Facebook blocks 120,000 posts in fight against election misinformation

The tech giant also rejected 2.2 million ads

Social media giant Facebook has removed 120,000 posts so far as it fights election misinformation and attempts to prevent a recurrence of 2016, when the platform was exploited by Russian agents seeking to sway the results of the presidential race.

In a Sunday interview with the French weekly newspaper Le Journal du Dimanche, Facebook vice president Nick Clegg said the Menlo Park, California-based company had also rejected 2.2 million ads that were unable to complete the site's authorization process.


The tech company is relying on both artificial intelligence tools and tens of thousands of employees to vet content related to the Nov. 3 election.

According to The Guardian, the former British deputy prime minister, who was hired by CEO Mark Zuckerberg in late 2018 to head the social media company's global affairs unit, also noted that advisory warnings were added to 150 million posts containing false information.

Clegg assured Journal du Dimanche the company had improved since the 2016 presidential election.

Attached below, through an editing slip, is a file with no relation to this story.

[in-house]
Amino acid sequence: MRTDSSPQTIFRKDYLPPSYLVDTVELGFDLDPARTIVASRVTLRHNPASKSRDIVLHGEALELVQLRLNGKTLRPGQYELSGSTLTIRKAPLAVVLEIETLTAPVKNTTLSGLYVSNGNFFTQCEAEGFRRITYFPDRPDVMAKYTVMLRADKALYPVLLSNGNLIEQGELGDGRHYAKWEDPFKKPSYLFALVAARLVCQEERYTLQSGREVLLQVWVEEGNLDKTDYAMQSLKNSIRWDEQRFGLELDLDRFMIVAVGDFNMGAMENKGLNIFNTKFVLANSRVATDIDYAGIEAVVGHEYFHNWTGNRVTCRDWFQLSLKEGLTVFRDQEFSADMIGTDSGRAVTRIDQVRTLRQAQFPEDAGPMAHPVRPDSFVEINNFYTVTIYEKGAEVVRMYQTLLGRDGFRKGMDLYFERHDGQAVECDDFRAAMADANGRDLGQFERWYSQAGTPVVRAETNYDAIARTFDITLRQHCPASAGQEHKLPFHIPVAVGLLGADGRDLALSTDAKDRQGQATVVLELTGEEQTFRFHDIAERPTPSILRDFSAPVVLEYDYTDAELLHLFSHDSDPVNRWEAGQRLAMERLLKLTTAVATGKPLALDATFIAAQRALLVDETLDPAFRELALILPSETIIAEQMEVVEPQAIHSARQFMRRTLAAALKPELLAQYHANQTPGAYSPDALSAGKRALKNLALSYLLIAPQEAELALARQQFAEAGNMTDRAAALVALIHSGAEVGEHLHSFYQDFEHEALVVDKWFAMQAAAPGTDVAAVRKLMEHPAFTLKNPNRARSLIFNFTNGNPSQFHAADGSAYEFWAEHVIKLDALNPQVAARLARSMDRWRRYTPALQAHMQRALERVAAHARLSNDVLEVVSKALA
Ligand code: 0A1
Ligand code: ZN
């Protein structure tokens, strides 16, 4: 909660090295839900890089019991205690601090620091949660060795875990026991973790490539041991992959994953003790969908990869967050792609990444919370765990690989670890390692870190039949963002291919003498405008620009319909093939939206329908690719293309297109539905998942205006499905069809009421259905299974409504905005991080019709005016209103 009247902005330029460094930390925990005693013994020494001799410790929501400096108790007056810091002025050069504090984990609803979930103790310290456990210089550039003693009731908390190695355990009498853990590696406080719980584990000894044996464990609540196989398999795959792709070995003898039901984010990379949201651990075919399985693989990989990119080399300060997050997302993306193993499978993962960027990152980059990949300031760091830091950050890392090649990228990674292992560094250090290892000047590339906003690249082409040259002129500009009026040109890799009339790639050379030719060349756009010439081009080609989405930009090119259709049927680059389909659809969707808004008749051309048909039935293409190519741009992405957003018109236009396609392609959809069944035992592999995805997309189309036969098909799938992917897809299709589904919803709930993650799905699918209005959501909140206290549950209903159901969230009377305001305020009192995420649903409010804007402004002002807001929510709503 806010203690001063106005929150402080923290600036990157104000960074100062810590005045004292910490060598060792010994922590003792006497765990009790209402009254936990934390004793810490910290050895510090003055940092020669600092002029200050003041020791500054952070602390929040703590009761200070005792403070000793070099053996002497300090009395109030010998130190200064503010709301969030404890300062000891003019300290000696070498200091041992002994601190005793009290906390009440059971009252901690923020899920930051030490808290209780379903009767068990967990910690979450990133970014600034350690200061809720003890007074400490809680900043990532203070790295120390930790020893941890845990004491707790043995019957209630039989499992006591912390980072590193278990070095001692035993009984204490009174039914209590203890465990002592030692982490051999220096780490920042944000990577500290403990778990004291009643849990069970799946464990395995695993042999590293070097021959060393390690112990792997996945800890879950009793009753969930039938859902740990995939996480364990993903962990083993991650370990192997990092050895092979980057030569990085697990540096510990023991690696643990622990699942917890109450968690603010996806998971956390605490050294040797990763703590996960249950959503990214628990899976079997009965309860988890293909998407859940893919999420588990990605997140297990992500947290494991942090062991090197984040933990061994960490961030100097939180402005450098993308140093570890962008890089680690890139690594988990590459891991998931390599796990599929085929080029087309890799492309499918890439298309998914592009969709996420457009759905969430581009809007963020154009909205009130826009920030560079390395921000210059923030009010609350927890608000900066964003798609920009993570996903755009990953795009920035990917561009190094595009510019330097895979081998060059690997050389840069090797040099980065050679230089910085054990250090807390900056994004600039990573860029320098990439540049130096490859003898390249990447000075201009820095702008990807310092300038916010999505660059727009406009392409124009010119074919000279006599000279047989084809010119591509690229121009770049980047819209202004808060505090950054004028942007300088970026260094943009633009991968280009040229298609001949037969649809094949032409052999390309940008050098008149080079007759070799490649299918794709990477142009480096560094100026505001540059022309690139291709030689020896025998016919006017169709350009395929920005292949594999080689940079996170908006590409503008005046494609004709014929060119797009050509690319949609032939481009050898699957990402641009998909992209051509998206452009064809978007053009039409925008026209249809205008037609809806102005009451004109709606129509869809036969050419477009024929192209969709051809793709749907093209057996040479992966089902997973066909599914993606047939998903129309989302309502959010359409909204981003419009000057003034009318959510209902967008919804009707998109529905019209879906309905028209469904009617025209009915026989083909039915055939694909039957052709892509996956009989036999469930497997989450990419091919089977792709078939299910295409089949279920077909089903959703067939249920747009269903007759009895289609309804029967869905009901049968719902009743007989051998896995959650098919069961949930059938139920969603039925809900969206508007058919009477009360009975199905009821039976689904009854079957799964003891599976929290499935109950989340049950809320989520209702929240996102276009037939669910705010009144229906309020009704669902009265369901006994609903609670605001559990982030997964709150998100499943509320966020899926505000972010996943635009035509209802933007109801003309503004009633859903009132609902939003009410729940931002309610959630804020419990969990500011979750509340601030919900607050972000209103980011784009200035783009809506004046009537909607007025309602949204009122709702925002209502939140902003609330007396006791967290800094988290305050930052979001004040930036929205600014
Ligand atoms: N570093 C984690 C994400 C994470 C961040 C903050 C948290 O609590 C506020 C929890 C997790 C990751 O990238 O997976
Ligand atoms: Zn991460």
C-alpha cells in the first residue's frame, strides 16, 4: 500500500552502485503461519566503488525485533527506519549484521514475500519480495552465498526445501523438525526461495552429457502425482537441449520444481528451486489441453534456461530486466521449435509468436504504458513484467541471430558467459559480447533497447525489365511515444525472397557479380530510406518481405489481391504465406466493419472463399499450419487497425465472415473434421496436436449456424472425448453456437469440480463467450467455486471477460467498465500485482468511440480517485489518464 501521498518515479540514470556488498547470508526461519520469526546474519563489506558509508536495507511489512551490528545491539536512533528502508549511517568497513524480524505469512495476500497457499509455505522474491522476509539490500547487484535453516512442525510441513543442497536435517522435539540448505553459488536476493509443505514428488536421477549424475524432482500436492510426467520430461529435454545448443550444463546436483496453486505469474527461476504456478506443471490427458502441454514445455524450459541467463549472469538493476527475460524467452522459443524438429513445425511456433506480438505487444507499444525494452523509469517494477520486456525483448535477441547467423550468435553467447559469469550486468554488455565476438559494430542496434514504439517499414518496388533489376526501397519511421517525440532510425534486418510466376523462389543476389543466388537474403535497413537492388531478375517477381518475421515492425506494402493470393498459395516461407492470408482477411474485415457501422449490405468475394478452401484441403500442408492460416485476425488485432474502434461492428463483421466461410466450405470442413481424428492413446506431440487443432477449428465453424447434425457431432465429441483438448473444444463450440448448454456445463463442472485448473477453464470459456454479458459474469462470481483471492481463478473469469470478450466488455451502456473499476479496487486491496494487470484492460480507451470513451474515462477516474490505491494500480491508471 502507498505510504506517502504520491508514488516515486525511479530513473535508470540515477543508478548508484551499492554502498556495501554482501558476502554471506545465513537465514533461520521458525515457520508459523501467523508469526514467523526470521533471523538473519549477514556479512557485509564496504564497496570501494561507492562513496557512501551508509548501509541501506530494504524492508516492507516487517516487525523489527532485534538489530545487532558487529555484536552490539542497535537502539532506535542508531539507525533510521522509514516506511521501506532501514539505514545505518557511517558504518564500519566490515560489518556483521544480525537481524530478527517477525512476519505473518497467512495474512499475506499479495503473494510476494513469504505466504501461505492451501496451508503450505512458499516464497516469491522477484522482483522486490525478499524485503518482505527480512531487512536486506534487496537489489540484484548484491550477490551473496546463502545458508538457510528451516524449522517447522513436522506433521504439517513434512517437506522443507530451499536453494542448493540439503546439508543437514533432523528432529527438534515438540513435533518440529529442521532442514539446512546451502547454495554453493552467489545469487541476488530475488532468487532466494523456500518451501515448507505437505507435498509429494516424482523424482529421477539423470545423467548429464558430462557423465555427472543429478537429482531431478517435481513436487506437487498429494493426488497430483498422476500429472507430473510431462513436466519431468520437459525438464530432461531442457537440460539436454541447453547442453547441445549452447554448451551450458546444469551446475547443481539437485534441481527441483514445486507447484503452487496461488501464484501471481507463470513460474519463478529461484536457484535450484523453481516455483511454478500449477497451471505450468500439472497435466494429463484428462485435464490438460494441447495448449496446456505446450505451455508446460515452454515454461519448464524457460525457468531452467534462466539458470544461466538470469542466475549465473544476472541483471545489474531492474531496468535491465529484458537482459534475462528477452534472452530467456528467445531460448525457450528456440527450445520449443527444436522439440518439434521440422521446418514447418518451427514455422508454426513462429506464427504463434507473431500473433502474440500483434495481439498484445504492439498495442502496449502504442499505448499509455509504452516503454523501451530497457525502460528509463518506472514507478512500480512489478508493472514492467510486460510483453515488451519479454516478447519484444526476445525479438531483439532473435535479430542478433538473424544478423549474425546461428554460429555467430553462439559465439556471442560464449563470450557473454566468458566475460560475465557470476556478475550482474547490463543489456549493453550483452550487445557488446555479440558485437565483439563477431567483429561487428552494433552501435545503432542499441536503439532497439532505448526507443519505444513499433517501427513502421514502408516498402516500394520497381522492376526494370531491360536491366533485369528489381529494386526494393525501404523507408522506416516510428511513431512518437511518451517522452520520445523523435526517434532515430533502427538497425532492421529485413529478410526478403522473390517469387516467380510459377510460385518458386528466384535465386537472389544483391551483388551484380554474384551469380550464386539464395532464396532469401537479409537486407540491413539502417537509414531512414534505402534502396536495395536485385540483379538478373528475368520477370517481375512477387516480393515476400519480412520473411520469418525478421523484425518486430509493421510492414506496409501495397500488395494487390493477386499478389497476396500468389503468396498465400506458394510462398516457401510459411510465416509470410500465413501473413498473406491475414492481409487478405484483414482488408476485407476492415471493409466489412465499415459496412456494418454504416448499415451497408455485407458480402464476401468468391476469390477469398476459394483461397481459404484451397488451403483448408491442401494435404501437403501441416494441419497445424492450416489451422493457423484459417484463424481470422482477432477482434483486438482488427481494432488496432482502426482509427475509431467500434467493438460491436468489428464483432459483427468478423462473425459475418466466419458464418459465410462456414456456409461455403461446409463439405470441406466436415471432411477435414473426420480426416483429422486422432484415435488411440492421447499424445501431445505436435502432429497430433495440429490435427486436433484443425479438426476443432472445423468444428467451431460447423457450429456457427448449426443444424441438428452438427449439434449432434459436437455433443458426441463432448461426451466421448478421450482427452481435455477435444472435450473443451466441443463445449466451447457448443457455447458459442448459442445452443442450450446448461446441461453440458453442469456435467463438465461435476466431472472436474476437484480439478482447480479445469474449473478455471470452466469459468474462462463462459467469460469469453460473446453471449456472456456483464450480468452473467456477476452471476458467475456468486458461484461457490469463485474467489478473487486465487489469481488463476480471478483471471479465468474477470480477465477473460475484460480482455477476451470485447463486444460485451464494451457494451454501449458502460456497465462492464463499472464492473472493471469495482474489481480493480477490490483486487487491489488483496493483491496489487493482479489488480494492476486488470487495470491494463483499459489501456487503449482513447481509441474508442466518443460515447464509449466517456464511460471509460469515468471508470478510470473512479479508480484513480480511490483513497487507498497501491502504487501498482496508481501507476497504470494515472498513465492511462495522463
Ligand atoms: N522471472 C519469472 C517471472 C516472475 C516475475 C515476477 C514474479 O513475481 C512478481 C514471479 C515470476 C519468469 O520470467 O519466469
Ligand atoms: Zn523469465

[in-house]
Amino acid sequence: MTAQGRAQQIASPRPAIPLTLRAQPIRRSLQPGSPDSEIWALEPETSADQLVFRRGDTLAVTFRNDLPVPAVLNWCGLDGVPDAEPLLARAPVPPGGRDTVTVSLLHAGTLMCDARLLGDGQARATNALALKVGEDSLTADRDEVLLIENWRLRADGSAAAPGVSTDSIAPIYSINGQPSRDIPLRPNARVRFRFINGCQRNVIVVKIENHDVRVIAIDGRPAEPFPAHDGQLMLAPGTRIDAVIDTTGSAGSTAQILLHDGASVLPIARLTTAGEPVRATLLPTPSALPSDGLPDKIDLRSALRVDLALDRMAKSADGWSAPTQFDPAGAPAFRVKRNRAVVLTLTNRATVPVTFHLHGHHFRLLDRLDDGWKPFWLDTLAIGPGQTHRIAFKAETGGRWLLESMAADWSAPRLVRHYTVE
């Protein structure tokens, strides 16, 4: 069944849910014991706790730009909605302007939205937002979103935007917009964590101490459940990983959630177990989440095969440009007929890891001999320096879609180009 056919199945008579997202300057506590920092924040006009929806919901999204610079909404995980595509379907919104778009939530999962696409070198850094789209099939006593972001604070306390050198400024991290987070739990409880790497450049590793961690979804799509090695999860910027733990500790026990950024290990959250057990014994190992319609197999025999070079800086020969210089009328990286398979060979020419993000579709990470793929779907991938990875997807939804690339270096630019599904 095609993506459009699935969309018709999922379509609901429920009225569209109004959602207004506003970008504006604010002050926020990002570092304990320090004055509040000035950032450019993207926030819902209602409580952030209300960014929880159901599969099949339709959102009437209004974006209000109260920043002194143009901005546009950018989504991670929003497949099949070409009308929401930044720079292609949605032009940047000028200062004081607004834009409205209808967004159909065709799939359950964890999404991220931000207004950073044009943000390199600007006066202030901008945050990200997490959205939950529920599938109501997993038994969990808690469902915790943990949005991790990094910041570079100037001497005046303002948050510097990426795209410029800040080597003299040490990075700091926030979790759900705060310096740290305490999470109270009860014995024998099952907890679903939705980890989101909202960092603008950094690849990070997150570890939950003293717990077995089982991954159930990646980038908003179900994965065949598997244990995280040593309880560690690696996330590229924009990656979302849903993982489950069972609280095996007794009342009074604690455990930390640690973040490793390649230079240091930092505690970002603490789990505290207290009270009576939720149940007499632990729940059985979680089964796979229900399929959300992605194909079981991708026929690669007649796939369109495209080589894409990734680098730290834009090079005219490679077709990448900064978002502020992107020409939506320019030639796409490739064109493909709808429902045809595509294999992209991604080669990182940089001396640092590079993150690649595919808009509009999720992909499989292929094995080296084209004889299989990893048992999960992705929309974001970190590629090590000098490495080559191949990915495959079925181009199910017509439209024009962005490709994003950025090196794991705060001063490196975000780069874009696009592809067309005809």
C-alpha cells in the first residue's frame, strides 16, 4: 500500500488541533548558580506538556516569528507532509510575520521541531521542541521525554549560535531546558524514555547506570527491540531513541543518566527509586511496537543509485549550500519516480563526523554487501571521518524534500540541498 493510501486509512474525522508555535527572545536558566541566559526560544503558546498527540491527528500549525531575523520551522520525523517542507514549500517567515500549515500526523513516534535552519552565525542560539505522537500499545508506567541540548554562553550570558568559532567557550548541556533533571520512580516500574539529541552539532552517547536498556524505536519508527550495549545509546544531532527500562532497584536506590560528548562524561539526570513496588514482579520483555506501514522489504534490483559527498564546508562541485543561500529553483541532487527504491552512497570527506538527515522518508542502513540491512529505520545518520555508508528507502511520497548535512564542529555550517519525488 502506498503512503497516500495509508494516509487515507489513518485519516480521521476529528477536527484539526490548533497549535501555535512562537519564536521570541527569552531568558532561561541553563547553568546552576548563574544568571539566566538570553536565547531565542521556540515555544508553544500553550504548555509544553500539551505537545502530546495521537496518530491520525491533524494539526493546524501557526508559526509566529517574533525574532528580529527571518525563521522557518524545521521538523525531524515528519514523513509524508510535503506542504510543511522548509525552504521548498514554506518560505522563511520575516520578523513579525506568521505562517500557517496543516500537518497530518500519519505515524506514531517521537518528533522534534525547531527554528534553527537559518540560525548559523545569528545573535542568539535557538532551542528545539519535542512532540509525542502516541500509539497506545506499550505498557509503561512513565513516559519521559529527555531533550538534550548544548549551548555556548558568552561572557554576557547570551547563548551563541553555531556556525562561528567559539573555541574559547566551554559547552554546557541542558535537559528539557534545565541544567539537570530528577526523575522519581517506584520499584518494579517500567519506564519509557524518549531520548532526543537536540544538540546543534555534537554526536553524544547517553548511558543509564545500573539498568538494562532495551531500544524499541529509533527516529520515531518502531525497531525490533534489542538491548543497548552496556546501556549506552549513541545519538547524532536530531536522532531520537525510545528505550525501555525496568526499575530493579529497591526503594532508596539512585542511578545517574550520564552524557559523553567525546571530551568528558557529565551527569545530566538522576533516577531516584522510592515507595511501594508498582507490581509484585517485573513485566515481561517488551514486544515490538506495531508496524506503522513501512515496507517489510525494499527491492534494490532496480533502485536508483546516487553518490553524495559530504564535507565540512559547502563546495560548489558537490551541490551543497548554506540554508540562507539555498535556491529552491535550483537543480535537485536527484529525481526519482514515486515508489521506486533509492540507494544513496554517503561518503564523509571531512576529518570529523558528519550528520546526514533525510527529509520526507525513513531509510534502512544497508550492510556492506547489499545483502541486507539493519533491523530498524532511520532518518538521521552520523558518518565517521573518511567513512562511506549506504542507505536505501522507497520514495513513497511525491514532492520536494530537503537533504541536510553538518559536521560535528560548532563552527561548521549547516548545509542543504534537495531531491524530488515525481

Nick Clegg, Facebook's vice president of global affairs and a former British politician. REUTERS/Russell Cheyne

“At the time, absolutely no one expected foreign and Russian interference. This experience was traumatic for us and for American democracy," Clegg said, according to an English translation of his comments confirmed by The Washington Times.

Clegg pointed out that Facebook has since joined with 70 different media outlets, including five in France, in its quest to verify information on its platforms.

Facebook's fact-checking initiative has been met with mixed assessments, according to The Verge. The program has broadened since it was introduced in 2016 and now includes review of Facebook groups.

Clegg's conversation with Journal du Dimanche follows a series of policy changes the company made over the summer, including the implementation of an independent Oversight Board in response to increased scrutiny.

Not only has Facebook prohibited new political ads the week before the election, it will also reject ads from candidates President Donald Trump or Joe Biden if either tries to prematurely claim victory.

Outside influence has already been detected in the months ahead of Election Day, and The New York Times reported in August that members of the U.S. intelligence community say Russia, China and Iran are all attempting to meddle in the race.

In 2016, the same agencies said that Russia had used digital influence operations to sway voters in favor of President Trump, who has been dogged by that assessment for the past four years. It's a claim he has routinely denied, dismissing it as "fake news."

At the end of September, CIA analysis determined Russian President Vladimir Putin is likely continuing to approve and direct interference operations.


In October, the directors of the FBI, Cybersecurity and Infrastructure Security Agency (CISA), and National Security Agency (NSA), National Counterintelligence and Security Center (NSCS) promised the American electorate that the "election system remains resilient."